Lisa Bevere was recently asked a relatively easy question but her answer will be hard to swallow for some.
On her and husband John Bevere’s ministry website Messenger International, she shared the story. John and Lisa Bevere are both ministers, best-selling authors, international speakers, parents to four children and have sustained a thirty-year marriage. They’re both candidly – and humorously – transparent about the struggles and the joys of a marriage that has spanned over three decades.
But it’s not their thirty-year covenant that gives them such wisdom when it comes to marriage advice; it’s their thirty-plus-years of a marriage rooted in Christ. So when Lisa said she had some regrets about her marriage, we listened up.
“Recently, John and I did a joint question-and-answer session on marriage. As the session closed, this big question came up. ‘After more than thirty years of marriage is there anything that you would have done differently?’ This one fell to me to answer. I took a deep breath and confessed, ‘I would have allowed John the right to make more mistakes, and I would have loved him more fearlessly.’
It was as though a ripple traveled through the crowd. From where I sat I saw men and women hurriedly wipe away tears; there were many deep sighs and silent nods. Fear is the greatest rival of love…equal in intensity and deadly in its capacity to corrupt.
I refused to love John fearlessly because I was afraid. In an attempt to protect myself, I began to reclaim large portions of the real estate of my heart. In the first few years of our marriage, I learned that John had brought a struggle with porn into our relationship. (John and I have been very open about this.) Forgetting how merciful John had been with me when it came to my past, I pulled away from him. Somehow Jesus’s admonishment to forgive as we have been forgiven had disappeared with the revelation of John’s sin.”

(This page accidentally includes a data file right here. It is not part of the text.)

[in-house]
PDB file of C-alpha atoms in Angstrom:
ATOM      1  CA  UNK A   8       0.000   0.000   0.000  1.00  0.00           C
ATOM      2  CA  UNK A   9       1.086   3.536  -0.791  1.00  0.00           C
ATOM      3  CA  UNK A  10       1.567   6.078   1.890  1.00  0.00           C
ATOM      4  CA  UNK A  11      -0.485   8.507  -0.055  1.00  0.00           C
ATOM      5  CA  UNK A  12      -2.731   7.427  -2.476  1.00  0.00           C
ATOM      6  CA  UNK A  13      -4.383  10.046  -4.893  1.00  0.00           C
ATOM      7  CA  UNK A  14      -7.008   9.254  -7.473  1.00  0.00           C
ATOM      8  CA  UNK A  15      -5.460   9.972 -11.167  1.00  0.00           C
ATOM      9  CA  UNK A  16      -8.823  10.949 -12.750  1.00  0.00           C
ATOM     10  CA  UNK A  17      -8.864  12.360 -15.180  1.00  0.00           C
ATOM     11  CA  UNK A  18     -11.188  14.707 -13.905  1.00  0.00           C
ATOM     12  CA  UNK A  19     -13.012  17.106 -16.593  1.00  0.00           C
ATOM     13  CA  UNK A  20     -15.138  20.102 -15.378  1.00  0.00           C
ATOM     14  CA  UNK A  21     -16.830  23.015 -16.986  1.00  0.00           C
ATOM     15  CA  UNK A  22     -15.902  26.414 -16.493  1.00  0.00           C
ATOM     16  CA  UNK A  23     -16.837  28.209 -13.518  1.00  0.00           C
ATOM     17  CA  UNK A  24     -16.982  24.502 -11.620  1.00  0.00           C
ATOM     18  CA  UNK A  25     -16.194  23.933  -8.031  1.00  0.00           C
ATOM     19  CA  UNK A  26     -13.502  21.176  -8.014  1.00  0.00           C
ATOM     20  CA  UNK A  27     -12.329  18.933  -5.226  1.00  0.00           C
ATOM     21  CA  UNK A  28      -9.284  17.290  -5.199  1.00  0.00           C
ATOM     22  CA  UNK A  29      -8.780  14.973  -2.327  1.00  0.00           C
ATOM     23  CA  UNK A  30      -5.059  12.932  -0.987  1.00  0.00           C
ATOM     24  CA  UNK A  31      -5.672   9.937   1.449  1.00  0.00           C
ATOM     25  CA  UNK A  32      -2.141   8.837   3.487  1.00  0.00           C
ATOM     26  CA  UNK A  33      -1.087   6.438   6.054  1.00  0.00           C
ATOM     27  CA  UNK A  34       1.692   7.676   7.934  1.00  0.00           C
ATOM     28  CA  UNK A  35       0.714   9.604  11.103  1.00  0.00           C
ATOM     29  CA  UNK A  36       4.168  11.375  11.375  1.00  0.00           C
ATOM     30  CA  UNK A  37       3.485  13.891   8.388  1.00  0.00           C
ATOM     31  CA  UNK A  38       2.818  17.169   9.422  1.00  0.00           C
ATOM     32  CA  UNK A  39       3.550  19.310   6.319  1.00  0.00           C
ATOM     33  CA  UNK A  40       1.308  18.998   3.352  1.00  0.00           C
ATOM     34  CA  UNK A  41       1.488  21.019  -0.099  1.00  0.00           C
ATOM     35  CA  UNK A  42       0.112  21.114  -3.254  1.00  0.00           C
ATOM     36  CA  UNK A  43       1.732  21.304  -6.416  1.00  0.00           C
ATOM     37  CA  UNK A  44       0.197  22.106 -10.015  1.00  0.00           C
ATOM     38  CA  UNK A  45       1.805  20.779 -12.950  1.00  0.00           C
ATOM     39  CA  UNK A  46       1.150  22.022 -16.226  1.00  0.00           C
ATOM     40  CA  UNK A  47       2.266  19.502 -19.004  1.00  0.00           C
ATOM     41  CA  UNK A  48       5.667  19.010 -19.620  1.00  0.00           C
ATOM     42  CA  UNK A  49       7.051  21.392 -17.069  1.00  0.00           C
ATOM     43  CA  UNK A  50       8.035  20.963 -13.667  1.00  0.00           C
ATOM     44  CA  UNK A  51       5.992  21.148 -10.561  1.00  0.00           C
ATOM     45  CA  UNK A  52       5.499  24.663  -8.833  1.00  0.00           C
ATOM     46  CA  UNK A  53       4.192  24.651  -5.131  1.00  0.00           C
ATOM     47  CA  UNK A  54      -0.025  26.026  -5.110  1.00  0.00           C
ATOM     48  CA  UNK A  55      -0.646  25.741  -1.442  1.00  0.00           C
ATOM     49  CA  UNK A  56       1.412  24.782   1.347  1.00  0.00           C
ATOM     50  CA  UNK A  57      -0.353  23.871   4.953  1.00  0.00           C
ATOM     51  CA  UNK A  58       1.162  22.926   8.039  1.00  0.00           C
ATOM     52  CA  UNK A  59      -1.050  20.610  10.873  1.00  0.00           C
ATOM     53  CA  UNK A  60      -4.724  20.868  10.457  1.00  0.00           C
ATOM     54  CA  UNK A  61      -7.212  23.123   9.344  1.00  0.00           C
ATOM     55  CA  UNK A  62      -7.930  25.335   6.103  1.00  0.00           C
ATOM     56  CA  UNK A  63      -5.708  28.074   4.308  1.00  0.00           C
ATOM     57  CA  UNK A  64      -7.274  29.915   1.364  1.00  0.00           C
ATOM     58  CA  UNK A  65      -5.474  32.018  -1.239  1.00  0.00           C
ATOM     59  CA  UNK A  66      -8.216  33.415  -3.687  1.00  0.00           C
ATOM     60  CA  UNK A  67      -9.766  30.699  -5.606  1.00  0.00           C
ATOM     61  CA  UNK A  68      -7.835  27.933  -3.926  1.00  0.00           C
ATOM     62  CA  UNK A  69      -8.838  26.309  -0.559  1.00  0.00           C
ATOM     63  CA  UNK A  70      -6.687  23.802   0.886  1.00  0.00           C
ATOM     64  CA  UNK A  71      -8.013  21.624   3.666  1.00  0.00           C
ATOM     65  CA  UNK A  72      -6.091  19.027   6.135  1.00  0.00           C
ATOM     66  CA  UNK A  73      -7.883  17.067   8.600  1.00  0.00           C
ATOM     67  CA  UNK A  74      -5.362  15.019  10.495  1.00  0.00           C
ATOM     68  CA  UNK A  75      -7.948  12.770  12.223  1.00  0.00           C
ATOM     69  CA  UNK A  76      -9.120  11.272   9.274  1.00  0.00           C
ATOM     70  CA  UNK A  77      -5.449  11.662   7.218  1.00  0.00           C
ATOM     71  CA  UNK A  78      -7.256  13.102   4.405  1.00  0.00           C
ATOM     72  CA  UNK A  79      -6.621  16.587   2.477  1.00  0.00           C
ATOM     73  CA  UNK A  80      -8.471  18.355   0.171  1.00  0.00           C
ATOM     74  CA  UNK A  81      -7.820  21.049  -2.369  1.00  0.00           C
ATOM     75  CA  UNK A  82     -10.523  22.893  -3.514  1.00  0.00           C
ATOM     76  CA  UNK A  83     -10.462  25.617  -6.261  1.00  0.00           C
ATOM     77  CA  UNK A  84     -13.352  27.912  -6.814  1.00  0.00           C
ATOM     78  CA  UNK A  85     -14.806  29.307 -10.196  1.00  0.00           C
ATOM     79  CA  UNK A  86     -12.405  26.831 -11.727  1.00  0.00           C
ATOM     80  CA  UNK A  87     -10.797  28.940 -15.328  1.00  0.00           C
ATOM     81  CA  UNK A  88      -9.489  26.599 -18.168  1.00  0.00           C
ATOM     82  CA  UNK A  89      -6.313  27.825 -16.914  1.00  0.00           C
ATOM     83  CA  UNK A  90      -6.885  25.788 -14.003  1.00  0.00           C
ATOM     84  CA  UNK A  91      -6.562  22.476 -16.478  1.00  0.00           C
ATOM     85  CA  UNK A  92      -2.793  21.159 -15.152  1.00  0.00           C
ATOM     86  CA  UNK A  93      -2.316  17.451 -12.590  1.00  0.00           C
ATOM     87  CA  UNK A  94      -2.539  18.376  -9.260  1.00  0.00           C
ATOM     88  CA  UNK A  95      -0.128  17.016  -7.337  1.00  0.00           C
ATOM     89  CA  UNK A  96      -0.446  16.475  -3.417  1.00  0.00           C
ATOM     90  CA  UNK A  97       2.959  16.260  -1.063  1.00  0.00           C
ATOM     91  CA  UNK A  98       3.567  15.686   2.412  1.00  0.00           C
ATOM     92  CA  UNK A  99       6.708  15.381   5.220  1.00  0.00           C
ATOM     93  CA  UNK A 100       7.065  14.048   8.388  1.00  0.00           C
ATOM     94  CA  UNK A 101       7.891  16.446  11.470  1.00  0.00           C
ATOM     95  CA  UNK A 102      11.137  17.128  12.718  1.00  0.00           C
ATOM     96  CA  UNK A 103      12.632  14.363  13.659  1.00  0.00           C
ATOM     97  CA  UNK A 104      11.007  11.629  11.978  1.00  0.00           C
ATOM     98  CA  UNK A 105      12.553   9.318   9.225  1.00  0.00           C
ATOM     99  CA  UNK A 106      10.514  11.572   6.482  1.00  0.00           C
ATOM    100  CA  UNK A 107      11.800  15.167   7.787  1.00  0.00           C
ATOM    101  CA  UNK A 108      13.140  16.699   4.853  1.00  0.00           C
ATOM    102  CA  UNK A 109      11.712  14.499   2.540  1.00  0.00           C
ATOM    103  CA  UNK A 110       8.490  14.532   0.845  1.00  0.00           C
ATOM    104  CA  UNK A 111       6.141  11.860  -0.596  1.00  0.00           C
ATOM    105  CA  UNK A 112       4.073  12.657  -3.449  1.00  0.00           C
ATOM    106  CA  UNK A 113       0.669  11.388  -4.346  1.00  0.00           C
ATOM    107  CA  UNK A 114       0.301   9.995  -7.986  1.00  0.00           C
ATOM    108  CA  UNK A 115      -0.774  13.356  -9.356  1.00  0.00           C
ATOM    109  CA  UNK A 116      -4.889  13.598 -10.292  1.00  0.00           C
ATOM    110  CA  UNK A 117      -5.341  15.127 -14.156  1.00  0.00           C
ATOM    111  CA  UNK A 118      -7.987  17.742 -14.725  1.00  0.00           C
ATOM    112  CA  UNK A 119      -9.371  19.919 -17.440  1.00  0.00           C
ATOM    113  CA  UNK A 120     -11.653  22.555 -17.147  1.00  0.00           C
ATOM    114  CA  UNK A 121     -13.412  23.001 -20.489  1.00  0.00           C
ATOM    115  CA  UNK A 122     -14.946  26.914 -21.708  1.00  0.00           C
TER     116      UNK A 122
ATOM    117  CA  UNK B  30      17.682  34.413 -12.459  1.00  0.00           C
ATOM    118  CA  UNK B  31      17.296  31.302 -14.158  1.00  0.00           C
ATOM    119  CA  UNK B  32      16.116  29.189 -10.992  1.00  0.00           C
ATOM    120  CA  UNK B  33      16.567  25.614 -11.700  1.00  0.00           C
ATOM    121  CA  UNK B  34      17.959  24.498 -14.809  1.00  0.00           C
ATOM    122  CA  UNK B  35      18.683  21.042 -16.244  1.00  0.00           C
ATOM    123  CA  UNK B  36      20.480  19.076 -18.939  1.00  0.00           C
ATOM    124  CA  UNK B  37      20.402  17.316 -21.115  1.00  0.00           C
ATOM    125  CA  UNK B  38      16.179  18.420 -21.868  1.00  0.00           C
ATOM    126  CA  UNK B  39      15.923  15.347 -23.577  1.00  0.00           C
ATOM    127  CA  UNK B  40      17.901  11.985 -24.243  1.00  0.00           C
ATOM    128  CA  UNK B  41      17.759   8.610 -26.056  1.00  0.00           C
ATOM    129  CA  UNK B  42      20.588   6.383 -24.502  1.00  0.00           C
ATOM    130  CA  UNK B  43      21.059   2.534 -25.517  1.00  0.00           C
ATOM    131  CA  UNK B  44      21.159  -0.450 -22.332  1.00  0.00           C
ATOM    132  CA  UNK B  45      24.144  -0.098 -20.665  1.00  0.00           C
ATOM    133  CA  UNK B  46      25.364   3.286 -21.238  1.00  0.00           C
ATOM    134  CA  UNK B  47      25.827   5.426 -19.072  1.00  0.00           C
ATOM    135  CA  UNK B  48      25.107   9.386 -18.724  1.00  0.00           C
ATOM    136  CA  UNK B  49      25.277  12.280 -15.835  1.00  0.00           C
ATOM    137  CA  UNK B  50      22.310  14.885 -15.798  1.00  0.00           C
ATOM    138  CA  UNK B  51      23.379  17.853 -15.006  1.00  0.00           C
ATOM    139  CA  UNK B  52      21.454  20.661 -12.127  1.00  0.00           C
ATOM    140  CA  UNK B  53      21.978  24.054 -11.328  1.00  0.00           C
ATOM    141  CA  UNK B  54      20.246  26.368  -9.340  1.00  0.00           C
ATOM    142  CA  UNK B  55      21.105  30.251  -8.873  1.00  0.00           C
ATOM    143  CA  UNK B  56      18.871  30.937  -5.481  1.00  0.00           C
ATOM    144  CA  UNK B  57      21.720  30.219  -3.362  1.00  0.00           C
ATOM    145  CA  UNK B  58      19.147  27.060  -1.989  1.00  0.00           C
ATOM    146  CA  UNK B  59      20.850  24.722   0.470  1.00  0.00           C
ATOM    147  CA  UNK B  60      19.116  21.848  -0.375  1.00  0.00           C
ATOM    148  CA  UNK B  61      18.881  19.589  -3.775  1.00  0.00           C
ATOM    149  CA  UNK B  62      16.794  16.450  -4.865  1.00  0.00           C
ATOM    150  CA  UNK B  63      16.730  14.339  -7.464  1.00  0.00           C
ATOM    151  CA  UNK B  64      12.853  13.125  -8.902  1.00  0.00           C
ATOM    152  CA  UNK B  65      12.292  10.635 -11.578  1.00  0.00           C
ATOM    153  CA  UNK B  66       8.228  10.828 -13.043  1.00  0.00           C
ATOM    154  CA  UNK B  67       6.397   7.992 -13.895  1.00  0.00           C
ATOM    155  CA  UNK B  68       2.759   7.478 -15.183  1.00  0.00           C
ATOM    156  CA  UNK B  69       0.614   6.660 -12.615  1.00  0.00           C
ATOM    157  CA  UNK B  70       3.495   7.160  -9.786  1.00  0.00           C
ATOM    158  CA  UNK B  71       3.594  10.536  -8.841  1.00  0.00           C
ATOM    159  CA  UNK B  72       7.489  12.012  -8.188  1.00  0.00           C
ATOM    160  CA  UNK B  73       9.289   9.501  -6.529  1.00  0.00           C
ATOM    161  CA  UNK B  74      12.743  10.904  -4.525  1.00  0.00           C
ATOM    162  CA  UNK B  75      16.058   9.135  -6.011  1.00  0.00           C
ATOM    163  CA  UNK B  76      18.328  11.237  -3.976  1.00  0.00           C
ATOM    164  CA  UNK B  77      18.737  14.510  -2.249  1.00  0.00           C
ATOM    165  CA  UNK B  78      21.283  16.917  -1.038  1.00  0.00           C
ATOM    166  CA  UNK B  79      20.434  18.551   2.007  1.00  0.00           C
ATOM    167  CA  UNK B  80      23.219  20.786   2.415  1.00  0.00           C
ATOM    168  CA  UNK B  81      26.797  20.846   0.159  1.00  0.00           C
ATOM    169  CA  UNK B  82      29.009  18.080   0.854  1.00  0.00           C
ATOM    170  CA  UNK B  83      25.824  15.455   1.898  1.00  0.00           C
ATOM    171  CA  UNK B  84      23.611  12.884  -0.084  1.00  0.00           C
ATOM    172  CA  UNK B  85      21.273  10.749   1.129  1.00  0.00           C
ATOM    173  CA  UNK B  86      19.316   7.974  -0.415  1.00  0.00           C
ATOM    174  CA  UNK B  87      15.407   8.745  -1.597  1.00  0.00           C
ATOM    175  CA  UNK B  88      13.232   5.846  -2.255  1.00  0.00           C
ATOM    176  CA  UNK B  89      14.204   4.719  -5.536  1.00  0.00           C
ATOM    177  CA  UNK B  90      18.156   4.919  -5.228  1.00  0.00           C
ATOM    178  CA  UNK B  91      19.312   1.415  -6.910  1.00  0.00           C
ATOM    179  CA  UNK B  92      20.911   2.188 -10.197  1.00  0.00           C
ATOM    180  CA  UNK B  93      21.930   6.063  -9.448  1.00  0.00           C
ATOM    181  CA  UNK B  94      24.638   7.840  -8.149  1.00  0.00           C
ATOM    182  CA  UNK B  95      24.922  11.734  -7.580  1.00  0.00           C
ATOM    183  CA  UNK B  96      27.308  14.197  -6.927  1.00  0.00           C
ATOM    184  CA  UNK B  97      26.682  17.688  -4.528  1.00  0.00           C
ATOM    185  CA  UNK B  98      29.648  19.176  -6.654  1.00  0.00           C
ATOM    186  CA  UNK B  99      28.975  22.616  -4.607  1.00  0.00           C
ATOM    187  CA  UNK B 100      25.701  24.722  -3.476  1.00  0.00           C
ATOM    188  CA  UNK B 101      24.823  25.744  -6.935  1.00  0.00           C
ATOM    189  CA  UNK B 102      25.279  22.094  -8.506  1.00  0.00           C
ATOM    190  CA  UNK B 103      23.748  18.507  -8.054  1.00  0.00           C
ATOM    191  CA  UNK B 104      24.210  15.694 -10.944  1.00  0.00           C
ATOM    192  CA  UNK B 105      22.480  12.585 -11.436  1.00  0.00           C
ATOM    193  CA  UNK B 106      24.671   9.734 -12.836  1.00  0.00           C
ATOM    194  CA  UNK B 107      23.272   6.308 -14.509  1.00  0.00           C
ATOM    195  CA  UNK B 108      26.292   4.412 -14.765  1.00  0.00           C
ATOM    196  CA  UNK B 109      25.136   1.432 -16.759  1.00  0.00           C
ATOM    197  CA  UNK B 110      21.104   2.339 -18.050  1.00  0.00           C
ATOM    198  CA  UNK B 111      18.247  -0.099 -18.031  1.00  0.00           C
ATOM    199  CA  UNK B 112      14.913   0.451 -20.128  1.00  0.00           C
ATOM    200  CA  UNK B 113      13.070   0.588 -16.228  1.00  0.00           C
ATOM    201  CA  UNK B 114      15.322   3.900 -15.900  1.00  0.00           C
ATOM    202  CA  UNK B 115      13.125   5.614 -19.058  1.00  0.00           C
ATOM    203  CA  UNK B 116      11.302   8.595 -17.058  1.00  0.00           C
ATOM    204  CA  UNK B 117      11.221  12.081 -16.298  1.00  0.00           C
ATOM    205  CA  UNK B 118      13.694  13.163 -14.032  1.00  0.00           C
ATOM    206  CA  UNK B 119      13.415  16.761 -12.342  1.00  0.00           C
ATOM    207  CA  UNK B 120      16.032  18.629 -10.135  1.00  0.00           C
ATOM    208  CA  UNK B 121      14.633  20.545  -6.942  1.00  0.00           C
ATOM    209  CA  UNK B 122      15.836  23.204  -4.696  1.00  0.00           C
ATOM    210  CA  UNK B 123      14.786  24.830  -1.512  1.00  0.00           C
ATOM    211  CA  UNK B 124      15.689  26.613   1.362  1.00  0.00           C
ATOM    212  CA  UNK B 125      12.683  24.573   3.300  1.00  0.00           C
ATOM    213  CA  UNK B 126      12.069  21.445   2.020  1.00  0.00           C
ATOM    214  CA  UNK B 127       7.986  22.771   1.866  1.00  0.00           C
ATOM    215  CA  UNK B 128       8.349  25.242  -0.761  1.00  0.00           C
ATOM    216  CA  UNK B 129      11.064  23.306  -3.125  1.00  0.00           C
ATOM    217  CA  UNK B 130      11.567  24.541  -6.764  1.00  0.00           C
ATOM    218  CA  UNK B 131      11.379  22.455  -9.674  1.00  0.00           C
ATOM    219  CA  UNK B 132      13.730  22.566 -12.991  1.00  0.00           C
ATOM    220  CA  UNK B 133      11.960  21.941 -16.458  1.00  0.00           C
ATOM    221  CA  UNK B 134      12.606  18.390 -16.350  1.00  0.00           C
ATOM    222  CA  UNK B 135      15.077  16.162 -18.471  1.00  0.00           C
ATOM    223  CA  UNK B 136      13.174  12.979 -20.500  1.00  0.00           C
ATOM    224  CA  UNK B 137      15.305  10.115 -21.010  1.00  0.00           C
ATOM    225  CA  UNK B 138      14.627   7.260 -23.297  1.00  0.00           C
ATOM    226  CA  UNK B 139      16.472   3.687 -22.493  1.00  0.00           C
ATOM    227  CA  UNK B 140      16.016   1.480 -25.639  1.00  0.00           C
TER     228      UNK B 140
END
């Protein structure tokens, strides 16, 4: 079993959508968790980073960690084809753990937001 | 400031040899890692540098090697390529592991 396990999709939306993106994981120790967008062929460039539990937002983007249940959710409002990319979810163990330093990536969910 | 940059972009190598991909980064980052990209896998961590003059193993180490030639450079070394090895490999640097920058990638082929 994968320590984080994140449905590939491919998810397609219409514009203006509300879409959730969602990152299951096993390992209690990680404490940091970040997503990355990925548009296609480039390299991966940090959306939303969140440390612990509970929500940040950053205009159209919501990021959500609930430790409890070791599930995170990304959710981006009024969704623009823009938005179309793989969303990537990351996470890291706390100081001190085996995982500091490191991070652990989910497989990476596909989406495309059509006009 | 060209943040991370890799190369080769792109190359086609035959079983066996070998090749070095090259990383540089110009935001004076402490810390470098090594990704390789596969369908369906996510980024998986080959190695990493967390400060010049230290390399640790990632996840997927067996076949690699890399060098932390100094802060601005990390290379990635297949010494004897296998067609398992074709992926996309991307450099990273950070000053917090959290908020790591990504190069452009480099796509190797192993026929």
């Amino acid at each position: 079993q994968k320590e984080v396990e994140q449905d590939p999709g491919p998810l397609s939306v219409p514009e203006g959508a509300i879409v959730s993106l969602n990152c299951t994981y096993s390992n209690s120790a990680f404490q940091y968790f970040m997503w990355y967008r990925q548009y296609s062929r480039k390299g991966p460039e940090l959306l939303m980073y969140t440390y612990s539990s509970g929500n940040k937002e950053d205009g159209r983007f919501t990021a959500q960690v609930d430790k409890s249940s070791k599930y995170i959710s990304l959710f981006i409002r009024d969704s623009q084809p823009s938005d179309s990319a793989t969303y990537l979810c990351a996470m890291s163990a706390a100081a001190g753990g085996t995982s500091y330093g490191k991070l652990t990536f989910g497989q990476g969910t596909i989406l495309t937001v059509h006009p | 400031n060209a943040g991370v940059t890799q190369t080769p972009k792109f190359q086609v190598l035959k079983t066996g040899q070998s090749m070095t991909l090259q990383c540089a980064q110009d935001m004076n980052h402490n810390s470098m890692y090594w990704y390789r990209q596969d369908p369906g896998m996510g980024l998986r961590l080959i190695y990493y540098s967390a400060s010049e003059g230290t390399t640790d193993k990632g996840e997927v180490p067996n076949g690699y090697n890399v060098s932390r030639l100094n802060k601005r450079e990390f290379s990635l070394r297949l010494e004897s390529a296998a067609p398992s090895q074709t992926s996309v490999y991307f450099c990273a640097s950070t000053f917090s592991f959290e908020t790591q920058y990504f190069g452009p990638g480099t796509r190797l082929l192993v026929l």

I lived in fear and shamed him as he struggled to get free with little or no support from me. This was not approached as our challenge…it was his,” she continued.
“Part of the reason I did not help was because I was beginning to feel the weight of my own past bear down on me and consequently believed I didn’t deserve any better than what I was experiencing. On some level judging him made me feel safe. If he didn’t change, I didn’t have to forgive him.
One night, in all of my anger and brokenness, I cried out to God, ‘I will forgive him when he changes.’
As far as I was concerned, all trust was broken between John and me, and I didn’t want to be disappointed yet again. God answered my declaration with a question:
‘Do you trust me, Lisa?’
‘Good. I need you to forgive John so he can change.’
He even gave me the words to say: ‘I believe you want to change and I forgive you.’
This was in stark contrast to my normal script, which read, ‘I will believe you are sorry when you change.’
This way of thinking was so far removed from anything I had known that I knew it was God leading me. When I extended this unconditional mercy to John, the healing began for both of us. He was able to move out of the darkness of shame and into the light, where he found freedom from his bondage. This shift in perspective was a turning point. I could trust the unchangeable God.”
Do we trust the unchangeable God?
Married or single, this is for all of us to search our hearts. Where are we pulling away because of anger or shame? Are we holding back parts of heart, from people of God, out of fear? Lord, show us where we need freedom and give us the strength and grace to forgive others… and ourselves.